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Design Resolves Issues of the Times

Now entering its sixtieth year, the Good Design Award and its recipients continue to reflect societal changes.

The Japan Institute of Design Promotion (JDP) has conferred the Good Design Award on recipients as varied as robots, housing complexes, space stations, home electrical appliances, automobiles and furniture. The Good Design Award is Japan’s only comprehensive design evaluation and recommendation movement for a wide range of fields. It is rooted in the Good Design Selection System (or G Mark System), which was founded in 1957 by the Ministry of International Trade and Industry (currently the Ministry of Economy, Trade and Industry) for trade promotion. In recent years, roughly 1,200 designs are recognized every year, including applications from both Japan and overseas. In the sixty years since its establishment, around 44,000 designs have been recognized.

The G Mark, which represents the Good Design Award, continues to play a role as a symbol of “good design” over half a century since the establishment of the award.

Motomi Kawakami, chairman of the JDP, says, “The Good Design Award is not just a competition for superior design, a design is evaluated in terms of whether or not it ‘can enrich our lives and society.’ There are many different designs around us. The award is intended to select those that are currently necessary, with foresight from a wide range of fields, and to disseminate the designs and to lead our entire society toward a richer future.”

The criteria for the evaluation of the Good Design Award have changed from year to year. Initially, the primary focus was on “economy and usability,” that is, the overall product function. For example, an electric rice cooker manufactured by Toshiba, which won the award in 1958, was an epoch-making product that had a large impact on society because it had achieved dramatic efficiency as an electric appliance and shifted the conventional work of cooking rice away from using a stove. This design has been popular for many years as the original electric rice cooker model.

In the 1970s, the oil crisis caused a major shift in thought.

Kawakami says, “At that time, people faced the challenge of manufacturing products by using as few resources as possible, which led to compact industrial products, such as the camera. This evolution is compatible with ‘manufacturing sustainable products,’ which is a major issue today.”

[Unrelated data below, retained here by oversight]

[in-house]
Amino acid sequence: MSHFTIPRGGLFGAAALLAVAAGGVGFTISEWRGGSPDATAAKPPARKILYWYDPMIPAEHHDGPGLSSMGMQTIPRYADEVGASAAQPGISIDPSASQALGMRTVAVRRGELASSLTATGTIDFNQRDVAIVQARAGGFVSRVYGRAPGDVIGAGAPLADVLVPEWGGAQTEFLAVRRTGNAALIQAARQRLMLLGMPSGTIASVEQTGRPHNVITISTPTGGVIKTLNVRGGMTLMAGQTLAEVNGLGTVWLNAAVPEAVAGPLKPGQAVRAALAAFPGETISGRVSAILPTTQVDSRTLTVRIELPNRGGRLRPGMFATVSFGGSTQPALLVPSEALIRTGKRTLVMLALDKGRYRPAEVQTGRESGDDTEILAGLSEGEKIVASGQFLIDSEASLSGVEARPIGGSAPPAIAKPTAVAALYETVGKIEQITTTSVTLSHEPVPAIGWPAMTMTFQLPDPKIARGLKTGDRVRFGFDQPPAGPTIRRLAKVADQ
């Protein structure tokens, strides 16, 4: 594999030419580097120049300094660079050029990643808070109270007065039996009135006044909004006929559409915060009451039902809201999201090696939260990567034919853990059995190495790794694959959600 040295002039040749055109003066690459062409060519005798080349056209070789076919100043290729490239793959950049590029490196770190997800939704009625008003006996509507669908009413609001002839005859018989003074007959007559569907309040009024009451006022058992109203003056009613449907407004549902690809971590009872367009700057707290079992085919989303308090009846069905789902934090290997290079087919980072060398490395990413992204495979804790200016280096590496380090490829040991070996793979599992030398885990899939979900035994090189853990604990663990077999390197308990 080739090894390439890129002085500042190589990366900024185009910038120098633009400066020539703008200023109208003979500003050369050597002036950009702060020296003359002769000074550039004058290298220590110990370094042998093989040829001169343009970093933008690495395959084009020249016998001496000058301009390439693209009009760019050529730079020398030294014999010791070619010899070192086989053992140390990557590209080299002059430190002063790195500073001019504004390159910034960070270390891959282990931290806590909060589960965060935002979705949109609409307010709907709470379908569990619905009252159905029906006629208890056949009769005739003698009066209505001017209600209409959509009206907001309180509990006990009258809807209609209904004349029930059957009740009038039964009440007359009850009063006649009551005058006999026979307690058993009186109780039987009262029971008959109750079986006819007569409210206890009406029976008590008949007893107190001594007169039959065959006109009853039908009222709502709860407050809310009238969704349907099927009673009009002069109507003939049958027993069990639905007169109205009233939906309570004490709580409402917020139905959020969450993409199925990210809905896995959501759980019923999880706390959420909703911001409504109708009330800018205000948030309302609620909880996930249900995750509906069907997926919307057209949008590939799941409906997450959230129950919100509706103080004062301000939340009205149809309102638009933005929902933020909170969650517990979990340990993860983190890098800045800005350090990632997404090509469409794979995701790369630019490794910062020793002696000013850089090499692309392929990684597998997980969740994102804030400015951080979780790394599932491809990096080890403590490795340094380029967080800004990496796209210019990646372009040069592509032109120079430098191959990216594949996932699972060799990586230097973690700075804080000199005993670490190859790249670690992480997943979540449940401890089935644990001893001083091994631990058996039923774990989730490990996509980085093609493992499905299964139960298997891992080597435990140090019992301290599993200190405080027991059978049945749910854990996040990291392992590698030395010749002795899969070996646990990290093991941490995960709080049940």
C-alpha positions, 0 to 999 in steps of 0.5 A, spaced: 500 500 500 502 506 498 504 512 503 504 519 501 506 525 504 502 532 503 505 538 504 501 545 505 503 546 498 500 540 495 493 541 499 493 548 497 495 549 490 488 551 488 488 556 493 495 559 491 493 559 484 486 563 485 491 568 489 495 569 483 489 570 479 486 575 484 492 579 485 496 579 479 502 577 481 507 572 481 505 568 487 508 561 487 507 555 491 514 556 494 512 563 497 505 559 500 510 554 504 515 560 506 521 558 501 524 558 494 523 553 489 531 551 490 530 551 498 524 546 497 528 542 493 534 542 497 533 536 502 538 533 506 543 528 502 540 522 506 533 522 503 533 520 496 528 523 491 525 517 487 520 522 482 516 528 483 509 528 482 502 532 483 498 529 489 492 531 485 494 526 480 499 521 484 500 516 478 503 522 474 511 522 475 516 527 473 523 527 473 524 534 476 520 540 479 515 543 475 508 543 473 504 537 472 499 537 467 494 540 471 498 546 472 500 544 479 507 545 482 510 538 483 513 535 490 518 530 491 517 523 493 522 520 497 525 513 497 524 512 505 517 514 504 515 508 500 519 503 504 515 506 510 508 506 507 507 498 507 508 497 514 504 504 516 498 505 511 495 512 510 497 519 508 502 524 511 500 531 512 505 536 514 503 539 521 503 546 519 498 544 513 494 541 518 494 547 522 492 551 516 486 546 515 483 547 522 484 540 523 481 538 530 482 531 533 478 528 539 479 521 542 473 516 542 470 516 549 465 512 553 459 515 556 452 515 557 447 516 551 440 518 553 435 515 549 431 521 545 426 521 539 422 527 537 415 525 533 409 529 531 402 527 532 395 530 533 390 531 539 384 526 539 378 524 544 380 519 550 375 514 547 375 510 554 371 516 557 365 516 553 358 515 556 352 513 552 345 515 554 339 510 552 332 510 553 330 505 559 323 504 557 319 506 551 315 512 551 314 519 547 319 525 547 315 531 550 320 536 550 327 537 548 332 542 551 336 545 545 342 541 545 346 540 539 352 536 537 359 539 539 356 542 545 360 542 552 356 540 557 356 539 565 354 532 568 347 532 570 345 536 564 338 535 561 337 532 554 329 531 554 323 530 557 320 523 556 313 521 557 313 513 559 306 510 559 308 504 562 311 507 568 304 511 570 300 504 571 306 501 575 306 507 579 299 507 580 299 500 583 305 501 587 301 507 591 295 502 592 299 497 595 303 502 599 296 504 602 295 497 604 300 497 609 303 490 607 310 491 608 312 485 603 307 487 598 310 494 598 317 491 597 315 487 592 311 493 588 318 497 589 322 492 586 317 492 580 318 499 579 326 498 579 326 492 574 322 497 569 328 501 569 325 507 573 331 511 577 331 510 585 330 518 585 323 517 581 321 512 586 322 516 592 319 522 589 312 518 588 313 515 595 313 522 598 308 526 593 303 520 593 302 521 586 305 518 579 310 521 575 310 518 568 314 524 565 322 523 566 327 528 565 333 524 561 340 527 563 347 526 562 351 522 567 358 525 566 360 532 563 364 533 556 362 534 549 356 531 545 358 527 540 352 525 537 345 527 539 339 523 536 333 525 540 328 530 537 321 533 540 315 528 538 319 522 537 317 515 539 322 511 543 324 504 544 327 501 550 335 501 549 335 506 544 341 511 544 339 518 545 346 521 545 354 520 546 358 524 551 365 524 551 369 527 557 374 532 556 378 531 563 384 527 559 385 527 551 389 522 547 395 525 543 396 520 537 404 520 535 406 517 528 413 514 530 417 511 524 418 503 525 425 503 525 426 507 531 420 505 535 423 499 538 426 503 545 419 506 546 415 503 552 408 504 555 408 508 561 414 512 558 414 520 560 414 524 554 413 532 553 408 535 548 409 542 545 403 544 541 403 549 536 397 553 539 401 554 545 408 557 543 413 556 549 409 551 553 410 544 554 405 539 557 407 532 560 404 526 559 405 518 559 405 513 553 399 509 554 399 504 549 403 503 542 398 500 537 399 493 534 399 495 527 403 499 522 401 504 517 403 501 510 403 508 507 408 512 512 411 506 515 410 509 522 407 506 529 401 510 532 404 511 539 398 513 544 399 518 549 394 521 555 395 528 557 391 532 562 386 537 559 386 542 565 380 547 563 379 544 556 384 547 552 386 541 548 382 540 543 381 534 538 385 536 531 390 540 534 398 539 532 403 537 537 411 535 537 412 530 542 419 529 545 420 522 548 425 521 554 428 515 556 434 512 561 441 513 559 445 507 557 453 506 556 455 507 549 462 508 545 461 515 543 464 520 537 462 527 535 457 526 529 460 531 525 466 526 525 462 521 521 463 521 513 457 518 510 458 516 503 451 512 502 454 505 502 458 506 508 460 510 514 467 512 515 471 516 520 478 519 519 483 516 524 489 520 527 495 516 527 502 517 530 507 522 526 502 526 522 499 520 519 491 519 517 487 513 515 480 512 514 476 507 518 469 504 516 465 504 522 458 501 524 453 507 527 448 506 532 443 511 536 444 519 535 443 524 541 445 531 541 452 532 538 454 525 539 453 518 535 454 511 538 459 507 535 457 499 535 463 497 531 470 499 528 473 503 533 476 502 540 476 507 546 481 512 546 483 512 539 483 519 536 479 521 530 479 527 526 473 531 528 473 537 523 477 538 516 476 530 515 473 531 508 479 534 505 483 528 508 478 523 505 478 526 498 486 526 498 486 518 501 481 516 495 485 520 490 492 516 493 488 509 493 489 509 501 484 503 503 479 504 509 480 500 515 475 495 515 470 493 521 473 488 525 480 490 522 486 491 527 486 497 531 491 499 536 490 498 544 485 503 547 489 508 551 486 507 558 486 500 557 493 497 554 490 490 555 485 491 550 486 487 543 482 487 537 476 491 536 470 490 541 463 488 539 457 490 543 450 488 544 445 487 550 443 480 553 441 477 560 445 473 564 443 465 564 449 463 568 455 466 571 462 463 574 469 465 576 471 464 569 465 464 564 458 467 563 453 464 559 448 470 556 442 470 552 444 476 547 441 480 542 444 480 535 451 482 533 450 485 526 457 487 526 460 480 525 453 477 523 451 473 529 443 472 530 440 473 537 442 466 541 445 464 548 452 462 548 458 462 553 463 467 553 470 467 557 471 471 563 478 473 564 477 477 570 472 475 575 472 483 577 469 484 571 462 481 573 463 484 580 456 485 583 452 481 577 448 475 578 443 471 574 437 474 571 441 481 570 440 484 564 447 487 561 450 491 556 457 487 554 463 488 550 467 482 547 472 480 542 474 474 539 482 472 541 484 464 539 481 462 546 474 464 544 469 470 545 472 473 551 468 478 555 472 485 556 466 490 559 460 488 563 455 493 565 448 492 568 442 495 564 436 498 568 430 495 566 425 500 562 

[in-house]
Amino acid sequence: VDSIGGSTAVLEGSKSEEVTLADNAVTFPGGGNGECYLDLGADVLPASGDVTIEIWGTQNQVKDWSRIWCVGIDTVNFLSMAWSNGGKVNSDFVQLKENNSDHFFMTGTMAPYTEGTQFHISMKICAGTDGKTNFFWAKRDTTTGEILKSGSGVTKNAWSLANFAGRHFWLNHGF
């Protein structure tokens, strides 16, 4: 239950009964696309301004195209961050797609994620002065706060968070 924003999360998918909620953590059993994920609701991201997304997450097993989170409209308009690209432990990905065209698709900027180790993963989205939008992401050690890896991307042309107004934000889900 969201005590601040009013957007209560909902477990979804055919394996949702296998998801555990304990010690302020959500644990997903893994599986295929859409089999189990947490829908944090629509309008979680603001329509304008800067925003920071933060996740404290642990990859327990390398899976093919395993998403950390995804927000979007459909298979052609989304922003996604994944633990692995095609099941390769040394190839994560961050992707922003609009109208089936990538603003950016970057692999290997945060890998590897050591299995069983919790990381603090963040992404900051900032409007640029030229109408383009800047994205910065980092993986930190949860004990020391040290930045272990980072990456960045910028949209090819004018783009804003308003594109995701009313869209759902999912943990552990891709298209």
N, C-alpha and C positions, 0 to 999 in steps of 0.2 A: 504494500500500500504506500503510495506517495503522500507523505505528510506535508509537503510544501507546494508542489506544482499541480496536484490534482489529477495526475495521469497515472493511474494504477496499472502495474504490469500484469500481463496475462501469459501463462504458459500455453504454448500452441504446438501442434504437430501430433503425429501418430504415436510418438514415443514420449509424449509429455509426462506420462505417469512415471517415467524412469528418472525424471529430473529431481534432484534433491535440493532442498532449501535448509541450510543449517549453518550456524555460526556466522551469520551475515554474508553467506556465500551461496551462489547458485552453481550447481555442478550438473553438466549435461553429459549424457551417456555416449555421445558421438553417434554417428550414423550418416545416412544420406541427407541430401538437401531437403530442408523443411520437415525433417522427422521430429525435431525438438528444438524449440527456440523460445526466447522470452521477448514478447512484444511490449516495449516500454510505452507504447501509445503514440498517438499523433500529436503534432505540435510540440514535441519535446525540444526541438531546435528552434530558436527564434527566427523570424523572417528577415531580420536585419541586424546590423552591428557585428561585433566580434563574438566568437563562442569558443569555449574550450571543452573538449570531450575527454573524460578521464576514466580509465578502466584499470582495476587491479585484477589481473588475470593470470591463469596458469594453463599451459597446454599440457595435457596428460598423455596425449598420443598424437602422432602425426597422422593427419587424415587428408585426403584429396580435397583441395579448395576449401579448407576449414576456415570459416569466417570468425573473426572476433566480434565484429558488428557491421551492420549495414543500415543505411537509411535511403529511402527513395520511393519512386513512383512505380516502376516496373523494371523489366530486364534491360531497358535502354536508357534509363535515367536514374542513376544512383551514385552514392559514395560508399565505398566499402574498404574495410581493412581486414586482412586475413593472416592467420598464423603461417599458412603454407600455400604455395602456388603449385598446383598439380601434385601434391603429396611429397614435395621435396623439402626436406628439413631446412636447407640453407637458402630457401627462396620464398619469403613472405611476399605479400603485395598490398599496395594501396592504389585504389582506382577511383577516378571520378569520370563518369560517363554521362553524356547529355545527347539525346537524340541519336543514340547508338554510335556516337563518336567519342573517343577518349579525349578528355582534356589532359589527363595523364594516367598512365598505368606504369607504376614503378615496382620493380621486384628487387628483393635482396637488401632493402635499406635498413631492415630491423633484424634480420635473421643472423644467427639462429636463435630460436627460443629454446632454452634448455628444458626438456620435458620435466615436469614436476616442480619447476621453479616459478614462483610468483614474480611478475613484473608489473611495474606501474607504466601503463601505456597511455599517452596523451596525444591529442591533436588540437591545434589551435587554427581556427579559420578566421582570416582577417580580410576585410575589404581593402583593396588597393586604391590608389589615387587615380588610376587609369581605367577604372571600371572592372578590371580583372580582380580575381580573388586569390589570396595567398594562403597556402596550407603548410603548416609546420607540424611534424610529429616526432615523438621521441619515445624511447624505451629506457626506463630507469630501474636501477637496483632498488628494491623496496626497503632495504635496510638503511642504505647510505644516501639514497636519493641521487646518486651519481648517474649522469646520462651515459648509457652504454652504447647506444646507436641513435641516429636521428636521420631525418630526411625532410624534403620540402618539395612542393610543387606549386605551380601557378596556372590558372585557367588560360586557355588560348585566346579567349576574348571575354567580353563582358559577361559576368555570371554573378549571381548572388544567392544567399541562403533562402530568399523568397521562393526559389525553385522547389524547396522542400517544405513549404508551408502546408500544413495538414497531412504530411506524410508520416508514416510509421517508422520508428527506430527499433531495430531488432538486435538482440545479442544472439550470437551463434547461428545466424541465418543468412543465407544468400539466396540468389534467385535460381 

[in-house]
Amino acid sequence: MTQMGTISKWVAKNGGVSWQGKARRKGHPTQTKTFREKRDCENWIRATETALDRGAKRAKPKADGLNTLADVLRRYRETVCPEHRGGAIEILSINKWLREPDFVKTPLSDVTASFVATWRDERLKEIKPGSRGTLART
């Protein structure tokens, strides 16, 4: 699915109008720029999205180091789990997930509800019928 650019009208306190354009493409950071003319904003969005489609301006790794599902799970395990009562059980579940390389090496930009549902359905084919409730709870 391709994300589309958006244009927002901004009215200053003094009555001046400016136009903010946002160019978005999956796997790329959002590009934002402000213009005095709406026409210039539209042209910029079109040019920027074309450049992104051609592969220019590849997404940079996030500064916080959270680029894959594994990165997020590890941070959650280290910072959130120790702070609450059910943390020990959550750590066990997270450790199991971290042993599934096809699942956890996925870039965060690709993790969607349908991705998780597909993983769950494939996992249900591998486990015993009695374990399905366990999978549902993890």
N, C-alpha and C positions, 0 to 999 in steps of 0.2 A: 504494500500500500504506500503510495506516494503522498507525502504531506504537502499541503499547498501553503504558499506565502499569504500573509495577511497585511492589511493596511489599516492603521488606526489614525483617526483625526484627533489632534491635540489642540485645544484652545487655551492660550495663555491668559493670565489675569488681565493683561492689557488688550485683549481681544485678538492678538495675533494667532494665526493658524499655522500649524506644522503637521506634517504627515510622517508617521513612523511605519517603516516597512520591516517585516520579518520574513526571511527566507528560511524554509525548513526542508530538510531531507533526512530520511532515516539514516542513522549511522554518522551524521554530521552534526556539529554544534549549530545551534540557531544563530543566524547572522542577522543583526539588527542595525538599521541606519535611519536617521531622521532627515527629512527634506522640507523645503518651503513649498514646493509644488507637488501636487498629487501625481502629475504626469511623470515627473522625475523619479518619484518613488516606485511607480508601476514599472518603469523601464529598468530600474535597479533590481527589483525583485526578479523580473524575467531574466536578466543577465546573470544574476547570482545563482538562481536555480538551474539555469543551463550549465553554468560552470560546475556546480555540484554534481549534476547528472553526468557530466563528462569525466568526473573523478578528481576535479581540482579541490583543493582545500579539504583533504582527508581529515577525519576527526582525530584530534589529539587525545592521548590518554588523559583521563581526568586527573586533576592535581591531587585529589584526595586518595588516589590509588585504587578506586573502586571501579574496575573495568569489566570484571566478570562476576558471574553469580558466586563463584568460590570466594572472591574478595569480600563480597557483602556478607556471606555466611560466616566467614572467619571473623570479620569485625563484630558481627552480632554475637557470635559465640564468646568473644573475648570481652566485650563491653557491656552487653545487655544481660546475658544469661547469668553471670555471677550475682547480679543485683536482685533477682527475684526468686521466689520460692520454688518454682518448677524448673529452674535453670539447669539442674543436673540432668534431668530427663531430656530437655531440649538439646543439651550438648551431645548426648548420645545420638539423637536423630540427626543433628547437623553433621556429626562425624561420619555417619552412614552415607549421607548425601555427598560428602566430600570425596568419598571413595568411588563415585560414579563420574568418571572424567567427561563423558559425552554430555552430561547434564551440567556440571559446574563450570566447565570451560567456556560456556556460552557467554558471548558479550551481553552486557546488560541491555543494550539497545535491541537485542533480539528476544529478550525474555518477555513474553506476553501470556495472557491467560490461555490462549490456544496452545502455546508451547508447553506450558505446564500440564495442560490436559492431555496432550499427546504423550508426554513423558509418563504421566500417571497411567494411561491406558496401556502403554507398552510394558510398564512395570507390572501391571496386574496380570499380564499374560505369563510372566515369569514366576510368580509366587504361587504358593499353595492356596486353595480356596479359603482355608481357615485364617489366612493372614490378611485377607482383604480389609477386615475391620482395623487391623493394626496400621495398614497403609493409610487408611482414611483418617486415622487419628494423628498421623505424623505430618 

In the late 1970s, focus shifted from material affluence, which was required during the postwar restoration period, to mental affluence. The evaluation of design was also impacted by the shift in thought from material affluence to a mentally rich life. This age was symbolized by original Japanese products, including Sony’s Walkman, a portable music player that won the Good Design Award in 1981.

In addition, Kanazawa Citizen’s Art Center (1-1 Daiwa-machi, Kanazawa, Ishikawa), which opened in 1996 and won the Good Design Grand Award the following year, changed design perspectives in many ways.

“Kanazawa Citizen’s Art Center was a comprehensive cultural facility that was built by reconstructing an old Daiwa spinning mill. As a particularly noticeable point, we focused on the great design as reconstructed architecture and also the fact that local citizens voluntarily managed the facility around the clock without a break. Kanazawa Citizen’s Art Center was a public cultural facility established by the Kanazawa municipal government to support civil arts activities as a national pioneering project. What we cannot see, such as the effort to build a system for managing people and the effort to create a comprehensive environment for enriching people’s lives, came to be recognized anew as the field of design,” says Kawakami.

In recent years, Good Design Award-winning designs by small- and medium-sized venture companies are receiving a lot of attention. One such example is “HACKberry” electric hands (which can be intuitively manipulated by a person without a hand using their arm muscles), invented by exiii Inc., which won the Gold Good Design Award in 2015. They were evaluated in recognition of their significant reduction of manufacturing costs using a 3-D printer as well as the construction of a system for adding choices in function and design by disclosing design data on the Internet and providing it to developers and designers worldwide for free.

Regarding Japanese design of the future, Kawakami says, “In 2011, Japan experienced the Great East Japan Earthquake, an unprecedented disaster, and entered a new era with a shift toward new values. I feel that an increasing number of people try to choose things that they really need and increase their focus on mental affluence rather than material affluence. Due to the impact of the declining birthrate, Japan will see more social changes, such as in families, lifestyles and communities. Under such circumstances, people will consider what is truly necessary design.”

Kawakami maintains that design has the power to solve contemporary issues.